A Delve into the Psychology of Climate Change

Why does Climate Change not feel dangerous?

You may be thinking that climate change does feel dangerous, but in reality, it is taking a long time to stir us into adequate action. We are starting to make strives forward and momentum is building, but we have a long way to go before humanity is sustainable. Logically, when we think about it, we realise that climate change is one of the biggest challenges that humanity has indeed ever faced. The question however, is whether climate change feels dangerous. This is best answered through a story.

A few years ago a mobile phone mast was granted planning permission for installation on a pub in Oxford. The pub was in a residential area, near a school. The surrounding area was inhabited by young liberal professionals. Within a few weeks the concerned locals had spurred into action with petitions, meetings and so on…even some individuals set on lying in front of the installation van if necessary.

There are apparent similarities between the possible threat of radiation from a telephone mast and climate change; firstly the impacts are fairly uncertain and secondly, the effects are drawn out long into the future. The most significant difference may in fact be that telephone masts have been proven to be relatively harmless, unfortunately climate change is going the other way – seventy thousand masts would be required to cause any real damage to our health. However, climate change has in many ways failed to stir the same emotional response. If feels like things are changing – the climate protests were an incredible statement of intent and togetherness. Naturally though, with anything on a global scale, changing the inertia will take longer. The way we affect our climate is so multi-faceted – the problem is too big to fit into even the most intelligent brains in its entirety – a true meta-problem.

Why do we not wake up to the threat?

One way of looking at this question is through evolution. Our evolutionary journey has equipped us with a toolkit for interpreting threat, which we use to counteract the danger. However, climate change has undoubtedly poor traits to bring about change.

As said before, climate change is a slow-moving process, incremental. Investment is needed now for uncertain gains in the future – something I have repeated in the previous posts, but this problem with an uncertain future dampens our response. This problem is enhanced by the typical ‘future’ framing of climate change. Politicians almost always frame the issue in the future. Not that climate change isn’t a problem for the future, but it is without doubt a problem for now too. We seem to be waiting for a big flashpoint, or the moment climate change really kicks in – climate change is incremental. Are the UK’s 2050 climate targets conveniently far away in the future, so we can extract the last of the economically recoverable reserves in the North Sea and deal with climate change later?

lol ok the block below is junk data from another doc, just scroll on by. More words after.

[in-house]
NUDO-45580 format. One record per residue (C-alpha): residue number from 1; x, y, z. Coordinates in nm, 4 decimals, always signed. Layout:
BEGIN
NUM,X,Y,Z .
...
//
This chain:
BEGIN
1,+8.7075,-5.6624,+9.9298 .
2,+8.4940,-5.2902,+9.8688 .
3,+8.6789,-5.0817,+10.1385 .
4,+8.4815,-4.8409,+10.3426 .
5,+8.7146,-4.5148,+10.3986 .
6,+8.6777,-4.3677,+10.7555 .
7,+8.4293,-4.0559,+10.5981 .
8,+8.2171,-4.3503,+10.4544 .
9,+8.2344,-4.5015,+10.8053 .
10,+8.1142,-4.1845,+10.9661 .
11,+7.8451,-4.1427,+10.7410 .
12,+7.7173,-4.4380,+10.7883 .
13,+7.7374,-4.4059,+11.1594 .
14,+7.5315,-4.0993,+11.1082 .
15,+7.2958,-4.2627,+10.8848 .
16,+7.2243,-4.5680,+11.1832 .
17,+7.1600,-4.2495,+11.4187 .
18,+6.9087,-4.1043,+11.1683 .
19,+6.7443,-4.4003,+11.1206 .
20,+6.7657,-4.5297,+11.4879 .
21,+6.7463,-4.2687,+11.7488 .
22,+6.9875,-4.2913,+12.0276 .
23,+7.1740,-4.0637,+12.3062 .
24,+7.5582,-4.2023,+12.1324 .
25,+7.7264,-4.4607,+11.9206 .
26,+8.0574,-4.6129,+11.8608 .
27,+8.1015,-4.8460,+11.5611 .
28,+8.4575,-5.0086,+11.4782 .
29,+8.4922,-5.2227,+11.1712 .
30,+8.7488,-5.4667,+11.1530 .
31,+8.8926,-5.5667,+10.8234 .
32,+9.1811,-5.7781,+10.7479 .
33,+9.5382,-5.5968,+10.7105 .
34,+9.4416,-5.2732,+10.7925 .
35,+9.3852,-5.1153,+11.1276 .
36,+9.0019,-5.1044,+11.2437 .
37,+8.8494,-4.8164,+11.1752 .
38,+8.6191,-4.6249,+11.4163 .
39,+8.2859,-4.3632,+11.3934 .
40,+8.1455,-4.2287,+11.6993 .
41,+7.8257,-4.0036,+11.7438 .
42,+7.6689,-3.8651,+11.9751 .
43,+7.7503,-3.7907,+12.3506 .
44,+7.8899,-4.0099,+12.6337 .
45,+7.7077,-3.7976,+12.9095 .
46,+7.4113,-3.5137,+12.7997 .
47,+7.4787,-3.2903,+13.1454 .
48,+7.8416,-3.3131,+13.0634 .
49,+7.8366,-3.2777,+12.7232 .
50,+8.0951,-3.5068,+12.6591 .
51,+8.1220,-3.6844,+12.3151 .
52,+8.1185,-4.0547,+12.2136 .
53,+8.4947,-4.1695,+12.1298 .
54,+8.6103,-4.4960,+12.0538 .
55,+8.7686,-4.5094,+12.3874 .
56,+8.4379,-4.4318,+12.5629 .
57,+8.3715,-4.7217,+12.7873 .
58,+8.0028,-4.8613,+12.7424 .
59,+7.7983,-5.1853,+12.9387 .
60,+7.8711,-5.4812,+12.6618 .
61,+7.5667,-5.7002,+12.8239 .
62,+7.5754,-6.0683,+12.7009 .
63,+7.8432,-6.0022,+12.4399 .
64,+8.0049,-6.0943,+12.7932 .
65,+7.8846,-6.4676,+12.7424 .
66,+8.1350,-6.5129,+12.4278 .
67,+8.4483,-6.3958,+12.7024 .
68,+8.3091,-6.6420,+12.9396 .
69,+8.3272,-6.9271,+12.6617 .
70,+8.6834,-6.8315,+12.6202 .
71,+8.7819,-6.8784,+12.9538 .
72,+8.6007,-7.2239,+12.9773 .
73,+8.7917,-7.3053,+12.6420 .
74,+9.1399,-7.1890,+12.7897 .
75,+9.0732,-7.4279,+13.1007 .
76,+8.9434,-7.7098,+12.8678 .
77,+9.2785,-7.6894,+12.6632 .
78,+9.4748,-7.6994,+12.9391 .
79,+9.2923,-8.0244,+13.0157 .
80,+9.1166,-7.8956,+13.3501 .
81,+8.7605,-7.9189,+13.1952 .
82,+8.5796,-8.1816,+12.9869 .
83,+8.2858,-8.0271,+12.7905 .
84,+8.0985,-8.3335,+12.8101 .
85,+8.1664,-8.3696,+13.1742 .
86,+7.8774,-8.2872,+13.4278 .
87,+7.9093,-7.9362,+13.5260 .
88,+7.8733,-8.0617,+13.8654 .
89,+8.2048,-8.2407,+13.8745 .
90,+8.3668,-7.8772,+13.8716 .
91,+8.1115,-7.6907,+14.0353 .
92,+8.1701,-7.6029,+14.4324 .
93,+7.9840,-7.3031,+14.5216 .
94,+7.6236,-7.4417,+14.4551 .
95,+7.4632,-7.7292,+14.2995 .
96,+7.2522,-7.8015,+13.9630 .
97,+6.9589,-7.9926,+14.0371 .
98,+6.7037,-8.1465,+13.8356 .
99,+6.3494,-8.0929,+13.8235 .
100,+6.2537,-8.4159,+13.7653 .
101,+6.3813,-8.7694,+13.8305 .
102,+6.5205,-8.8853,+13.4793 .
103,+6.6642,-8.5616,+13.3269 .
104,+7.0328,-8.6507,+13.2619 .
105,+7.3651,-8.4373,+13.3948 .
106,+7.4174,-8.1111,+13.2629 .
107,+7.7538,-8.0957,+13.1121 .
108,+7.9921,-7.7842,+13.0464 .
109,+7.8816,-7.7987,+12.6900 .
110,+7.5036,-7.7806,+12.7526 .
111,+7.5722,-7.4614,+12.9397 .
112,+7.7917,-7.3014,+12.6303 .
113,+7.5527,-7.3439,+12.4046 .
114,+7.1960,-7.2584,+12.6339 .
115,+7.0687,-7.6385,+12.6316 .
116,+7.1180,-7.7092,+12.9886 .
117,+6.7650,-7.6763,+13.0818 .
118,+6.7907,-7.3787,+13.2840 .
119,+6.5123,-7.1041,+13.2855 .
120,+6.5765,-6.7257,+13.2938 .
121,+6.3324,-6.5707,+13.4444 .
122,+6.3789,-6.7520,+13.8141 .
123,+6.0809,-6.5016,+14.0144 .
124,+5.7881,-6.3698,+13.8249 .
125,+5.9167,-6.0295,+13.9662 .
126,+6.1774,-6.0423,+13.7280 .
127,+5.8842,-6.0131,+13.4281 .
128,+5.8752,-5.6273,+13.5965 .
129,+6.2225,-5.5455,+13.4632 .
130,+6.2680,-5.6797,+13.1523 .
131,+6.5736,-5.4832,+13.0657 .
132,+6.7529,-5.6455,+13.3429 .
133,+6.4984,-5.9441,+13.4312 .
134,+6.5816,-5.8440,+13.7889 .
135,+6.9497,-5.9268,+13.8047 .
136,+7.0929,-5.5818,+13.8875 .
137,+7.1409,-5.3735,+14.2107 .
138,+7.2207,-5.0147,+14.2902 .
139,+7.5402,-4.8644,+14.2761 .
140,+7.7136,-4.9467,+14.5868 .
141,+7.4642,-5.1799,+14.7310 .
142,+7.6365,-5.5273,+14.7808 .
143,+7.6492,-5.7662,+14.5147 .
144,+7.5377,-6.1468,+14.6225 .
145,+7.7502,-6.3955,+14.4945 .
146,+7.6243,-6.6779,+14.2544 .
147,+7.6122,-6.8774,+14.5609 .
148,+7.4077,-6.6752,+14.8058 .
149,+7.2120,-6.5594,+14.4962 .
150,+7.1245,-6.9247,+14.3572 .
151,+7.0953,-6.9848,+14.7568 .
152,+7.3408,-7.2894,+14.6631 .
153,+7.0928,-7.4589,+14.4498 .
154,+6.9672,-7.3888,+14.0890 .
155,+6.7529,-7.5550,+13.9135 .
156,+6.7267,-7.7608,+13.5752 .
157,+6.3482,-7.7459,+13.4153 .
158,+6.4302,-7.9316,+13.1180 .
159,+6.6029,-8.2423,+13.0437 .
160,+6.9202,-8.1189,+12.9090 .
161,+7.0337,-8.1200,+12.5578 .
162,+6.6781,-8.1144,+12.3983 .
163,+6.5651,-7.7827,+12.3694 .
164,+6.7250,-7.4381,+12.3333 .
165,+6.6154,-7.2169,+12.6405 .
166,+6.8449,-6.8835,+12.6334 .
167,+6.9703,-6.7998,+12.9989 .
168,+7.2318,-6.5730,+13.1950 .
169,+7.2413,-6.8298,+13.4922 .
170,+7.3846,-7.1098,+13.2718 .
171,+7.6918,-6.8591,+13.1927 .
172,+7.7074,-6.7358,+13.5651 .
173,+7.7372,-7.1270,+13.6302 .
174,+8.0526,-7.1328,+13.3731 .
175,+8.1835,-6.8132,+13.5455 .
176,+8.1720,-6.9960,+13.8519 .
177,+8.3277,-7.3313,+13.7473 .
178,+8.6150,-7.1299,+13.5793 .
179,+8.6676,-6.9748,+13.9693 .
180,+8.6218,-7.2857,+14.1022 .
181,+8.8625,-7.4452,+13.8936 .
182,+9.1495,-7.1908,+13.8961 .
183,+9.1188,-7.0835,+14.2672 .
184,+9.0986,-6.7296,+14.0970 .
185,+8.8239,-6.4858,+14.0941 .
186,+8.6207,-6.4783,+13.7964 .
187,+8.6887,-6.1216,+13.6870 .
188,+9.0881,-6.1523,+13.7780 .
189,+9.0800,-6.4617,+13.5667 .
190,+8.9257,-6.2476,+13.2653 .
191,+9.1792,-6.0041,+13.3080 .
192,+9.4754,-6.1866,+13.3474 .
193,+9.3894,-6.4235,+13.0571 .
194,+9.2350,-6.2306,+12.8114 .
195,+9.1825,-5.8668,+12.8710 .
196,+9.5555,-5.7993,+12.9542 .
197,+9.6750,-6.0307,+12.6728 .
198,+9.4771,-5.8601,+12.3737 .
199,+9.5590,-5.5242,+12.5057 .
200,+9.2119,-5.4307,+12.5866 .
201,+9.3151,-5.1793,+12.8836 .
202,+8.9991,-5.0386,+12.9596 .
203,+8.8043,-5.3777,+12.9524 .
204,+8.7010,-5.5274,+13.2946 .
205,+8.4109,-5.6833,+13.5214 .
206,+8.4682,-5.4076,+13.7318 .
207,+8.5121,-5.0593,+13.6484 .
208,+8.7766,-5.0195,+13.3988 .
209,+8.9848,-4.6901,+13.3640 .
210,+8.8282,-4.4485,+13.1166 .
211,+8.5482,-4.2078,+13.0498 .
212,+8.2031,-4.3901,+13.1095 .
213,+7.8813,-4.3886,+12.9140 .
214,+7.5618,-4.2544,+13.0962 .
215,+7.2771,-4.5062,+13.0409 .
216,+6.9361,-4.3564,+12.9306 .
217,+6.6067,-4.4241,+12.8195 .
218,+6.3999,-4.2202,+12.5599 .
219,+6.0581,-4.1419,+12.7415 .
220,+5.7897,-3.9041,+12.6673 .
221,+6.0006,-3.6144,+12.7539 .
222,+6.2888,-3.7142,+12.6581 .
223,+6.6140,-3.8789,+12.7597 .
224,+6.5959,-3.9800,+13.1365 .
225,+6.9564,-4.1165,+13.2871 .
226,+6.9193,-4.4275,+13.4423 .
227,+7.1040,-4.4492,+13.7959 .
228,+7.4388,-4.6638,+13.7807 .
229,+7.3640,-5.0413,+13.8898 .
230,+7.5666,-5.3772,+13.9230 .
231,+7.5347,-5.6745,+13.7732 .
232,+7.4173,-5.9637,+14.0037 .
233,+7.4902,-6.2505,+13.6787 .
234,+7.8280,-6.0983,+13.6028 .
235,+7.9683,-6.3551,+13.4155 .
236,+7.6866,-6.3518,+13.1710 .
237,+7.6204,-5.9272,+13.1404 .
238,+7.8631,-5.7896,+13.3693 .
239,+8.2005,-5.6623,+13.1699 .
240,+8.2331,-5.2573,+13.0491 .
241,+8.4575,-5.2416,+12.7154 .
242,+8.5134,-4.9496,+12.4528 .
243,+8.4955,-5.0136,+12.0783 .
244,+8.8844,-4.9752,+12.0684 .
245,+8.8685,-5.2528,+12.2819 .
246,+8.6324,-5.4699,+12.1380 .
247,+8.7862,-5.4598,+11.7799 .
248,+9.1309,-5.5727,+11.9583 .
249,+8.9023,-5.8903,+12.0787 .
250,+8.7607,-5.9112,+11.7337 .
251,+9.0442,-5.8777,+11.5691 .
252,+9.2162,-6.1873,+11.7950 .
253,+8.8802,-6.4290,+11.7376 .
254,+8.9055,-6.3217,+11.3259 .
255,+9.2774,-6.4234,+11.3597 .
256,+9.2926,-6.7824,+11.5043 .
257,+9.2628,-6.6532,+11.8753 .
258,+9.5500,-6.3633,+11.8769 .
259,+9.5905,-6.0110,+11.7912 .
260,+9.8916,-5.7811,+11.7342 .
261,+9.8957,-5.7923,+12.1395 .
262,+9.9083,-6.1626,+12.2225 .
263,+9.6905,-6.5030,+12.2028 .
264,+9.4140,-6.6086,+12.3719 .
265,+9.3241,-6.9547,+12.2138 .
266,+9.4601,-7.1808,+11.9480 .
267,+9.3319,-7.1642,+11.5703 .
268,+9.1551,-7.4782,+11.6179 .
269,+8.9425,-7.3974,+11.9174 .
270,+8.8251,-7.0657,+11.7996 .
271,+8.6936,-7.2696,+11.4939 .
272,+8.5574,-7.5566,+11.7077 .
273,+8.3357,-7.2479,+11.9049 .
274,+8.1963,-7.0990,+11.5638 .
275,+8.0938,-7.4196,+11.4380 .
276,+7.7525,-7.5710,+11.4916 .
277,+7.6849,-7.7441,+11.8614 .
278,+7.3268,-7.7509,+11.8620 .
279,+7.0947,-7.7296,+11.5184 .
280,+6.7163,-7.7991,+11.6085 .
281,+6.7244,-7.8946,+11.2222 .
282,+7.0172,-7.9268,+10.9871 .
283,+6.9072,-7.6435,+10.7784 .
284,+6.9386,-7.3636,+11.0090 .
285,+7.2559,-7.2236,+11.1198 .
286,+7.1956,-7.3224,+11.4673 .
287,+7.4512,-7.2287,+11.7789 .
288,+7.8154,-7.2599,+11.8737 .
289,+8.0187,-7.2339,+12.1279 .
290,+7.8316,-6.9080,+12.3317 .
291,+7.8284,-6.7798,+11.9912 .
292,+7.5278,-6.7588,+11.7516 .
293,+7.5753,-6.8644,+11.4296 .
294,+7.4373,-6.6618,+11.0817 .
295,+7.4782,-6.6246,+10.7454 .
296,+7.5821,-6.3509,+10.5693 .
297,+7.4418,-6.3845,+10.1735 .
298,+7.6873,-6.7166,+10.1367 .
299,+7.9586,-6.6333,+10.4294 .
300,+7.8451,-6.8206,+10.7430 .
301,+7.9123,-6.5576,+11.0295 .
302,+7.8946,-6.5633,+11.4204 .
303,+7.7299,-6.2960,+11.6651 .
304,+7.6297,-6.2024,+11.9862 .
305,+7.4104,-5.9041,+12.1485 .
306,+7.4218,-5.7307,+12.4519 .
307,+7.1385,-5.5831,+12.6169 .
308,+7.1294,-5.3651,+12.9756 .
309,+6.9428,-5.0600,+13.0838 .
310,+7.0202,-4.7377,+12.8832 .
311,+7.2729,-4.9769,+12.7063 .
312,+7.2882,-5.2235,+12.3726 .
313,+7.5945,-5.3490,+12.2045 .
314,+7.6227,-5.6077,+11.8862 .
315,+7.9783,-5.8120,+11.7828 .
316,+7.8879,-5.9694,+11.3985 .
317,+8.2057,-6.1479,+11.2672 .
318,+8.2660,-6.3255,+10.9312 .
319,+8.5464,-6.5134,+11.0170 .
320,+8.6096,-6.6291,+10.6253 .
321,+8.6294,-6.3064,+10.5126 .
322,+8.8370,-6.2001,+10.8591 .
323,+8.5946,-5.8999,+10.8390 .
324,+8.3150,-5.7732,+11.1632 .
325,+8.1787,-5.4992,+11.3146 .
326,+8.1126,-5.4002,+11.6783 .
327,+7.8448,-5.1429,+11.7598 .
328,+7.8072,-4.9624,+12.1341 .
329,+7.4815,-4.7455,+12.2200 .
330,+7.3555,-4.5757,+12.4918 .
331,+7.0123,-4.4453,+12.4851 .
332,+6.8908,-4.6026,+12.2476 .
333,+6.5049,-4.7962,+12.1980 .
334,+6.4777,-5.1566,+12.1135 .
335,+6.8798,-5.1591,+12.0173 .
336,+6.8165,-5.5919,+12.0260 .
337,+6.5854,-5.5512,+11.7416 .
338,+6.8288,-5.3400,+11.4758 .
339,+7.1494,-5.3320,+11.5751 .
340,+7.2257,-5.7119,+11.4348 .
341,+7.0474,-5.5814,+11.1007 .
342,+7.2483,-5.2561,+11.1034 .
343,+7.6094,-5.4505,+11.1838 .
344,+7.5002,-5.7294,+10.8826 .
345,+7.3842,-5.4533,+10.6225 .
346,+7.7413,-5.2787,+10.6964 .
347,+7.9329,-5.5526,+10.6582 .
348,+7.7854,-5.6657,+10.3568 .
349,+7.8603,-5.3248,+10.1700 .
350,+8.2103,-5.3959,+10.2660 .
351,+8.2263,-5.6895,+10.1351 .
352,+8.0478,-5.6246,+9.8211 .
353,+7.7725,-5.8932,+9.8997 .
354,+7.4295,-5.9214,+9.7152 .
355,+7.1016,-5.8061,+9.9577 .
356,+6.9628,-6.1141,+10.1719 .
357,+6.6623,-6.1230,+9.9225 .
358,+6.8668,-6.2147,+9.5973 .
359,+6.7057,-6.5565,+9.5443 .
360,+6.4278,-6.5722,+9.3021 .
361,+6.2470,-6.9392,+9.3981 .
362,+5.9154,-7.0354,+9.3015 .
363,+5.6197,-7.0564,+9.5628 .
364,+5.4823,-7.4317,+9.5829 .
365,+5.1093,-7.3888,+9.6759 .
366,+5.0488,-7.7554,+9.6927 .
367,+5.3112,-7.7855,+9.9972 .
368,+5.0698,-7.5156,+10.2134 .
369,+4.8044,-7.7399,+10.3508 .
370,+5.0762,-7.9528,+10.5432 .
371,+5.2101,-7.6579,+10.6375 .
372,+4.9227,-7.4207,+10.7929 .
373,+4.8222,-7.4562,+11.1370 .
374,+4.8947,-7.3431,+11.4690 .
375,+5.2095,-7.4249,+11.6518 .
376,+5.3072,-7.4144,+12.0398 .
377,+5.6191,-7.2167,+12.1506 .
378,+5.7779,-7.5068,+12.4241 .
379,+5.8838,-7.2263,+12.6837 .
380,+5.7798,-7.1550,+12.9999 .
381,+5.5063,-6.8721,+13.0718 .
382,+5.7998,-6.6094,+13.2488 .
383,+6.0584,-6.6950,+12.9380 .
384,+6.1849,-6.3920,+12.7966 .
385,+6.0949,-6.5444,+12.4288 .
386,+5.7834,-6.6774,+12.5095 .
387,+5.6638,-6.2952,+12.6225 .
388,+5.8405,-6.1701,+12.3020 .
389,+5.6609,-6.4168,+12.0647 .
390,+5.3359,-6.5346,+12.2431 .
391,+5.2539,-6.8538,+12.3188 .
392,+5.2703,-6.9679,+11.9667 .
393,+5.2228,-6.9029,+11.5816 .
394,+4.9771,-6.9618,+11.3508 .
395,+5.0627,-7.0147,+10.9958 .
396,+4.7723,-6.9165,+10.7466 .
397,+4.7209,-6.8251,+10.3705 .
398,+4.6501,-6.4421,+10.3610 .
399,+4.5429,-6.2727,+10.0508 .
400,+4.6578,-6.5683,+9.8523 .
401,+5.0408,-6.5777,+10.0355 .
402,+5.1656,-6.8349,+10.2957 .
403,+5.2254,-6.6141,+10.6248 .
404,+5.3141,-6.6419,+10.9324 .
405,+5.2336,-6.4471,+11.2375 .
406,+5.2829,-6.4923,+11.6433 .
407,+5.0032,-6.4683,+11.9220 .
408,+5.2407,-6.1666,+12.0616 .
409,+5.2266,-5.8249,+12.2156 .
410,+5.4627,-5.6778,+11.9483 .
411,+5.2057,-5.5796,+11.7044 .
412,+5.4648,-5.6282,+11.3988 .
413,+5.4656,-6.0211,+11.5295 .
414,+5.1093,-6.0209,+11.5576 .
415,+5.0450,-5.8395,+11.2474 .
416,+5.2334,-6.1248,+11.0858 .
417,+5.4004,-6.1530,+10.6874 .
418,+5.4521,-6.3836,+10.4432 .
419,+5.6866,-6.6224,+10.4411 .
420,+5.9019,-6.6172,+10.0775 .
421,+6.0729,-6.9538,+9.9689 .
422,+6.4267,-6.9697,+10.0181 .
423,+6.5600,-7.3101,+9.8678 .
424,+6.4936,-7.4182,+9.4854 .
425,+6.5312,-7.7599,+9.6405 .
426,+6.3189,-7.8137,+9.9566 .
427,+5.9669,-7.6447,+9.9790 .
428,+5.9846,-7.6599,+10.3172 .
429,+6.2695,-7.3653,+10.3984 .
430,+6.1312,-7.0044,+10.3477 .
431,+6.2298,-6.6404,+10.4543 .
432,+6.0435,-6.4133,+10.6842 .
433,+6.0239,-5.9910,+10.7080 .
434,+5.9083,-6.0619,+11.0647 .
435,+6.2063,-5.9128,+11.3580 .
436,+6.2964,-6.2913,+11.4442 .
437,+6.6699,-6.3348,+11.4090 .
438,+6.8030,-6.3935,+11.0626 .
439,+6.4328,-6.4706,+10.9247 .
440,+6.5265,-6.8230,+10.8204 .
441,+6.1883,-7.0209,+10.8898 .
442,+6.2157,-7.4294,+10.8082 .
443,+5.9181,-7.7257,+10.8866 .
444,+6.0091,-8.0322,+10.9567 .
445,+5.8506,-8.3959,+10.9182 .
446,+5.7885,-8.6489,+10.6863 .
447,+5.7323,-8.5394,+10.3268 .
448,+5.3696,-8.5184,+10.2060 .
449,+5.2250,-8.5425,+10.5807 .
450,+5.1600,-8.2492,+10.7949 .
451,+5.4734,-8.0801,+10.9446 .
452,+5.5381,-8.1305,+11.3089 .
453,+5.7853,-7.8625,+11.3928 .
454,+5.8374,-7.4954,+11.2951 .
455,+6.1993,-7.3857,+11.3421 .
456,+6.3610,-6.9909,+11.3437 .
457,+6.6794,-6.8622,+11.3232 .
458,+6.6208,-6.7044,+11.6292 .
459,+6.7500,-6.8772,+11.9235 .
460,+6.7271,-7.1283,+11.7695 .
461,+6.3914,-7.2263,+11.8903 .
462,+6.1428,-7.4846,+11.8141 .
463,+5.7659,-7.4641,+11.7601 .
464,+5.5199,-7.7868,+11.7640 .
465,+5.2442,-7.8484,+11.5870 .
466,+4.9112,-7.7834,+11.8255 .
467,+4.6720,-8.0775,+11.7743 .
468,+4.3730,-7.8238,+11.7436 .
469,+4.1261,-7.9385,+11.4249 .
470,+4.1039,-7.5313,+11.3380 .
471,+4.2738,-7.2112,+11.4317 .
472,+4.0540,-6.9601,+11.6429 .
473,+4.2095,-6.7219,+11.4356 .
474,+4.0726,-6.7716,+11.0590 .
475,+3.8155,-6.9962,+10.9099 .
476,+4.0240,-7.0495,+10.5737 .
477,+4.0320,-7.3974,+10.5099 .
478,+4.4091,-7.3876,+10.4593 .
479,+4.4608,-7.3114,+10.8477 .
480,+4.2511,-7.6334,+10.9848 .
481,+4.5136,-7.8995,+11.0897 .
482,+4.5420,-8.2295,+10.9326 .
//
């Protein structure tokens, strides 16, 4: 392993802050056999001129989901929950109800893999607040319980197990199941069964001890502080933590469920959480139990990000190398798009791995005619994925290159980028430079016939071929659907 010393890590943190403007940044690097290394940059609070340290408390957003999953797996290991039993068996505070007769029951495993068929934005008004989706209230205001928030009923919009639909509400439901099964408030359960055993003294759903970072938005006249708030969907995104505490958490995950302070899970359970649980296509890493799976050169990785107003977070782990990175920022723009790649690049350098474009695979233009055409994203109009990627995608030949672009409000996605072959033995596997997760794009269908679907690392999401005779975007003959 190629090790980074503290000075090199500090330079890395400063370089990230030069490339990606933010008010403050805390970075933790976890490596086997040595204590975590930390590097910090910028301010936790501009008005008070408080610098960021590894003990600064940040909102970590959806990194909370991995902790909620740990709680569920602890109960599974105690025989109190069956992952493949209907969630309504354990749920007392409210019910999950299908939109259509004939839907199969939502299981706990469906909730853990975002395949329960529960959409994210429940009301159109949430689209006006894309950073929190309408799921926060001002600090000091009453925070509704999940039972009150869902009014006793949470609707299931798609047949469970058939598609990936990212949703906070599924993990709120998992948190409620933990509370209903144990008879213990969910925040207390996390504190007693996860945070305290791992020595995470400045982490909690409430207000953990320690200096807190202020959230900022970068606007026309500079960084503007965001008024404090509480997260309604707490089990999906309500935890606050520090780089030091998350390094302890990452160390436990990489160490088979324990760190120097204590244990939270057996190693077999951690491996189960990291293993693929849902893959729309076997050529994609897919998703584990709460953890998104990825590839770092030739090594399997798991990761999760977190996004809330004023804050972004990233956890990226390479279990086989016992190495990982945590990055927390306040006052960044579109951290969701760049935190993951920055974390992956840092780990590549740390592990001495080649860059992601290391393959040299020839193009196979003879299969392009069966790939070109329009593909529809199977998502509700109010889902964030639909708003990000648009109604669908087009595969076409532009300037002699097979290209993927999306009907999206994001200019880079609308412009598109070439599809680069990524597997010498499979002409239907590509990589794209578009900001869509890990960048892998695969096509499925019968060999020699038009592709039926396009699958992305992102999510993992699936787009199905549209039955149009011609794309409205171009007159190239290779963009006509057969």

It is also hard to gain a sense of scale. There is a climatic zone called the coffee belt, which as expected produces the world’s coffee beans. Climate change is currently altering this climatic zone. Notice how framing the coffee belt issue as a problem occurring now can elicit a far greater emotional response. It is extremely hard to predict exactly how the belt is changing. This is one example of many, many changes that are developing all over the world. Questions obviously follow. How fast is this change happening? How is this affecting the coffee industry? How will the nation’s economies be effected? Answering these questions is incredibly hard, but the answers need to be known.

Why can’t international politics take the reins?

Negotiations are making slow, but definite progress. However, the solutions under debate and those that will be brought to the table in the future will undoubtedly require, firstly a shared responsibility, and secondly a divvying up of emission allowances. Who’s entitled to what and how much? A political minefield…I’m sure you get the picture. In addition, us humans are incredibly good at keeping track of debts and arrears – fairness is a big deal, which is causing stagnation and huge friction at the global climate talks.

What is behind the psychology of climate change?

The psychology behind climate change is incredibly layered and obstacles arise almost everywhere. An oddity that psychologists have identified about parents, a group that should logically care about future change seem to care even less. Our desire to protect against immediate threats increases when we have children and we seem to generally pay less attention issues that are seen as uncertain and less immediate. Additionally, a way of life we associate with the comfort and the protection of, our families and one we all typically aspire to is now classed as a menace.

 What can I do?

It is widely recognised that our actions thus far have not been adequate to mitigate some pretty big changes, some argue even the the hopeful 2°C threshold will condemn Africa to desert. There is definitely growing energy, which should be undoubtedly celebrated. Efforts are taking effect towards a low-carbon system. However, to tackle a problem on this scale requires a huge mobilisation of resource, innovation and most importantly activity. We naturally follow the jury of our peers and the people around us. The cogs are turning and we are on the path, but we need leaders to take action. This vacuum needs to be filled by all of us. Corporations, investors and political figureheads undeniably have very important roles, but teachers, children, you and me, have to take the reins. Our individual choices have ripples…we are sardines pushing against a runaway oil tanker – everyone has to push!

Sources:

George Marshall’s ‘Don’t Even Think About It!’

Mike Burners-Lee & Duncan Clark‘s ‘A Burning Question.’

Max Leighton, Communications Volunteer (2014-2015)

max@swlen.org.uk